How to do anything like nobody’s watching
In partner dancing, some people aim to have the best dance they can; others aim to look like they’re the best dancer.
One of these types gets asked for more first dances. The other gets asked for more second and third dances.
This is because when you’re caught up with worrying about how you look to the rest of the world, your attention is divided and you can’t bring your whole self to the dance you’re having right now.
There’s a big difference in how you approach the dance and how much you get out of it.
This isn’t really about dancing though.
I’m trying to bring my whole self to life. To work, to friendships, to family, to everything. I’m trying to do more of these 6 things:
1) Be willing to put yourself out there
You have to be more concerned with the truth in something than you are with looking good. To be willing to fail. To risk looking foolish. This can be easier if you can remember that your instinctive fear of being rejected by the tribe is irrational in the modern world. You’ll still feel the fear, but you can remember.
For most projects the real downside is limited to the work you’ve put in, though you might feel it’s worse than that. If it’s not a success? It’s just a damp squib. That’s not so bad.
2) Don’t make excuses
There was a time when I would always make excuses for my work before presenting it. I was trying to preemptively protect myself against rejection. All I was really doing was undermining the work.
This isn’t to say you shouldn’t know how to present work in an effective way, but you don’t need to make excuses for it.
3) Feel what you’re feeling and do the work anyway
I loved this very funny talk by Lisa Hanawalt, the artist behind BoJack Horseman. She experiences negative feelings, and that’s all just part of her work. When she’s feeling anxious, depressed, like an impostor, she does the work.
We don’t need to be experiencing positive feelings to be productive. For instance, I’m writing this whilst simultaneously feeling like a worthless, horrible failure. Yay.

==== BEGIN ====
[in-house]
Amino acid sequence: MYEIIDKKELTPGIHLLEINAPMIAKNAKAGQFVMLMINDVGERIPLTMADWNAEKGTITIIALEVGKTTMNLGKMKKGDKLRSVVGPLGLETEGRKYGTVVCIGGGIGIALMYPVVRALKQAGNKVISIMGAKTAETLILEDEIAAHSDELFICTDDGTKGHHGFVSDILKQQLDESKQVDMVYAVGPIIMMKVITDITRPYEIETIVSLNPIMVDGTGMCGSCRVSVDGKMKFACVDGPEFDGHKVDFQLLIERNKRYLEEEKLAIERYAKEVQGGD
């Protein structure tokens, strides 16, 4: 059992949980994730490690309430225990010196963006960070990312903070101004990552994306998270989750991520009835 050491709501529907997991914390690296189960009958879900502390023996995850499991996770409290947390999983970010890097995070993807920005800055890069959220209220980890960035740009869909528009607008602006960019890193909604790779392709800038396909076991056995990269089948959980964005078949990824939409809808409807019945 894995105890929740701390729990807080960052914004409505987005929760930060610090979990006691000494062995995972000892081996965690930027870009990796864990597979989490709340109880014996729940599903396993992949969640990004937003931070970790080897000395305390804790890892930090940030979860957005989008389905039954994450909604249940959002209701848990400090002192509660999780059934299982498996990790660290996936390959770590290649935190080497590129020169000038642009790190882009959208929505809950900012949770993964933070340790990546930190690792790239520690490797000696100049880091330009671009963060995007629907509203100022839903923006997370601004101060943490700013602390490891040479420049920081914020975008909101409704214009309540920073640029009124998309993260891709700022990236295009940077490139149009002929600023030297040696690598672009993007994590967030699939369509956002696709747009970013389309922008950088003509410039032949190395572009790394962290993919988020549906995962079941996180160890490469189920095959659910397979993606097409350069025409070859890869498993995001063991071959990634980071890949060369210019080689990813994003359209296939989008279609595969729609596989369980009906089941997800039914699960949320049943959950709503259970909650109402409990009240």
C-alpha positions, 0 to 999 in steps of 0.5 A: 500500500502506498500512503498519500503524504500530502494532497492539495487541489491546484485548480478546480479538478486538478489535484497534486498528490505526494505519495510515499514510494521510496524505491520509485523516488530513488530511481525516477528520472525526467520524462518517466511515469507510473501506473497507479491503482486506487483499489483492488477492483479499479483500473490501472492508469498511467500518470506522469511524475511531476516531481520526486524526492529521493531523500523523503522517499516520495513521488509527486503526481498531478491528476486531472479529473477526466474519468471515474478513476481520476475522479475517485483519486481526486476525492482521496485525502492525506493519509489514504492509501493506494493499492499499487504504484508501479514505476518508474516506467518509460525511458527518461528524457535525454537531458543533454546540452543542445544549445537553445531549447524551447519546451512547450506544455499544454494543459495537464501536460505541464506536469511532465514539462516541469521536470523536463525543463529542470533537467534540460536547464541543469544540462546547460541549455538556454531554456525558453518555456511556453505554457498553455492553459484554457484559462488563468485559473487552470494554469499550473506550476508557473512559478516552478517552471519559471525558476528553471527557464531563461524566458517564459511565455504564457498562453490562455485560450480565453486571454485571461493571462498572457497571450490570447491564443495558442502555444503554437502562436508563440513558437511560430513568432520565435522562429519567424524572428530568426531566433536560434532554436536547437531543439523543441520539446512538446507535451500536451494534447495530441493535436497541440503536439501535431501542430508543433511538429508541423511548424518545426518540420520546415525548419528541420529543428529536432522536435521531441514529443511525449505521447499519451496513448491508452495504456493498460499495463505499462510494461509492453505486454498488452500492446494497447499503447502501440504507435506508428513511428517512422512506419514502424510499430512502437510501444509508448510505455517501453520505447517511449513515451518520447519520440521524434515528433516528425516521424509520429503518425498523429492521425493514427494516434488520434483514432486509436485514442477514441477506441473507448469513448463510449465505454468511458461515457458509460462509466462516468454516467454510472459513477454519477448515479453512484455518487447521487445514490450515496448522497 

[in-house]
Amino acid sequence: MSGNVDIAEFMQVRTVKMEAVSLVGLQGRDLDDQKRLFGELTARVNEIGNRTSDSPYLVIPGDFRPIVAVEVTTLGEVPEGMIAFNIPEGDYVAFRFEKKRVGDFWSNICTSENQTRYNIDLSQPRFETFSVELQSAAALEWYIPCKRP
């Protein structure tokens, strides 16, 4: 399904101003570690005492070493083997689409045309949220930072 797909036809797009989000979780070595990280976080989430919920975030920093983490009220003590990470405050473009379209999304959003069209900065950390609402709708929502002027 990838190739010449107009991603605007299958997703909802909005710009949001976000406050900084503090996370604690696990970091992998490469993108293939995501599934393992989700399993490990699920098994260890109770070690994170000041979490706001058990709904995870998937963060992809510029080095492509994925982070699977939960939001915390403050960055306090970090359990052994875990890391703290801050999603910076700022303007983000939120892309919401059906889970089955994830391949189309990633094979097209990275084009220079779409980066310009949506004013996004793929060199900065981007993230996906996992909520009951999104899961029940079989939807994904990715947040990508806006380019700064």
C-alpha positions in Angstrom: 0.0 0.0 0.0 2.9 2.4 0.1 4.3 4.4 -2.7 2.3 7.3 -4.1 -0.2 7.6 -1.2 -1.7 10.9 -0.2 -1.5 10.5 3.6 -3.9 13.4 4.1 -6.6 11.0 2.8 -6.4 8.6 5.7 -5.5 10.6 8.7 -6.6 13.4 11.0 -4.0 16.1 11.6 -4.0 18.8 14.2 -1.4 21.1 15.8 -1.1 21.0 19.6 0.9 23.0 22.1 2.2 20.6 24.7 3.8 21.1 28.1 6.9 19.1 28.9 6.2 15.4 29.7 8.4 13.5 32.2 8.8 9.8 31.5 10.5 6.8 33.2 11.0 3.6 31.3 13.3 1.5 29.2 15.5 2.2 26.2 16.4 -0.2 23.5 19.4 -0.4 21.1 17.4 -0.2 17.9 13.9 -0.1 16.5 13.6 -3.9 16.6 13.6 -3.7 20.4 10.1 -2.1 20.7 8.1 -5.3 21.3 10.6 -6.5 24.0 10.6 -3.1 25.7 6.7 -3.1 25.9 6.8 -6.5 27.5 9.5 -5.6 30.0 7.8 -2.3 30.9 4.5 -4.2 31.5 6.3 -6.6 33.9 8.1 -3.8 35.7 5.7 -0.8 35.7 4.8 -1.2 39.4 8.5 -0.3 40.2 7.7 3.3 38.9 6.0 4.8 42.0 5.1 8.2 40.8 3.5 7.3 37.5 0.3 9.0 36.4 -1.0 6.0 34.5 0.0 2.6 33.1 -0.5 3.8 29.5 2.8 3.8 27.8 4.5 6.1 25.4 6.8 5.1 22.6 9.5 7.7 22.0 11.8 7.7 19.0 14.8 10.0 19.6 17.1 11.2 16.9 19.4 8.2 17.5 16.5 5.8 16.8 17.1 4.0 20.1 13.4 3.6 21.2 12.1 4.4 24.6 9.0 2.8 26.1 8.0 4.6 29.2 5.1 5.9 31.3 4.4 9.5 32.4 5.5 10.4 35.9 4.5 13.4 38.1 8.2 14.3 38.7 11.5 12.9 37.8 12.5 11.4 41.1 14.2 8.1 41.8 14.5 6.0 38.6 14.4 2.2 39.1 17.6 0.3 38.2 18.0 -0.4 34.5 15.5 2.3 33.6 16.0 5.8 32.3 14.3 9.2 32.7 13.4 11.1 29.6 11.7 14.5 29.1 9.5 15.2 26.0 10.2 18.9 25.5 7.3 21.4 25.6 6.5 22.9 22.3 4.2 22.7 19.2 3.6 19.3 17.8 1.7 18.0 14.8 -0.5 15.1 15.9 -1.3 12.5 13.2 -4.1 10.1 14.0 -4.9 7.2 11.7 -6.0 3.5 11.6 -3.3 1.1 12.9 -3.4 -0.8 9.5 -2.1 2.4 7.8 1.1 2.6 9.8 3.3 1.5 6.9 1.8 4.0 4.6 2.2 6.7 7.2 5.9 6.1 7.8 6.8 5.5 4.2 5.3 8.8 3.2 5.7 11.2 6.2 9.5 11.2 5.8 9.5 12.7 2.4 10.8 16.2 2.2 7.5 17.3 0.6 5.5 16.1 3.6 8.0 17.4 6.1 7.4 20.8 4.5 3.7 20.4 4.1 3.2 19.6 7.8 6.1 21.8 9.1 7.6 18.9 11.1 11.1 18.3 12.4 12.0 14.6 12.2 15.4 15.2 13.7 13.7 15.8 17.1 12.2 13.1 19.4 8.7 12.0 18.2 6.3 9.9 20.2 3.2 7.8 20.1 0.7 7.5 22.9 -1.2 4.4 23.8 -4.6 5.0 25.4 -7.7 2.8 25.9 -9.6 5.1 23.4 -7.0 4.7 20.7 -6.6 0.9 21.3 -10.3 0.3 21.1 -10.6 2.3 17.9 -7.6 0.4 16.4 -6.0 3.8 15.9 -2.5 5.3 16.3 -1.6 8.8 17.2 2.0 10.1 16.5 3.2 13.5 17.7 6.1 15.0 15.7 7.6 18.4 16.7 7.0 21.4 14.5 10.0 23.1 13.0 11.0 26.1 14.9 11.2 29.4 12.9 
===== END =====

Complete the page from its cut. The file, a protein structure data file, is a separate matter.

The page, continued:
4) Find humour
Exemplified by a dear friend who’s taught me a lot about this quality, make a conscious effort to find humour in life. Not to take yourself or your situation too seriously. Laugh at yourself and share your funny pain with others.
5) Just enough technique
This is the difference between showing off with flashy techniques and saying something simple and true.
Whatever the field — music, writing, design, love — it takes a certain amount of technique and experience to be able to say something simple and true. It is much easier to parade flashiness without substance: all sound and fury, signifying nothing.
6) Be reflective and self-aware
Bringing your whole self is a journey. You don’t just do it one day and everything’s golden. There are going to be ups and downs. You’re going to have revelations and you’re going to have shockers.
I’m working on scrambling a persistent underlying belief that there’s a “right” way to do things (and that if I find it everything will be plain sailing.) And just the other day, I noticed a whole new set of areas that it encroaches on.
You have to be willing to start again every day.
Sometimes when I’m dancing, I notice I’m off-balance, out of control, like I’m falling off the floor. This feels sucky but I don’t stress or make excuses. I smile, centre and ground myself, and direct my attention towards just having the best dance I can have in that moment.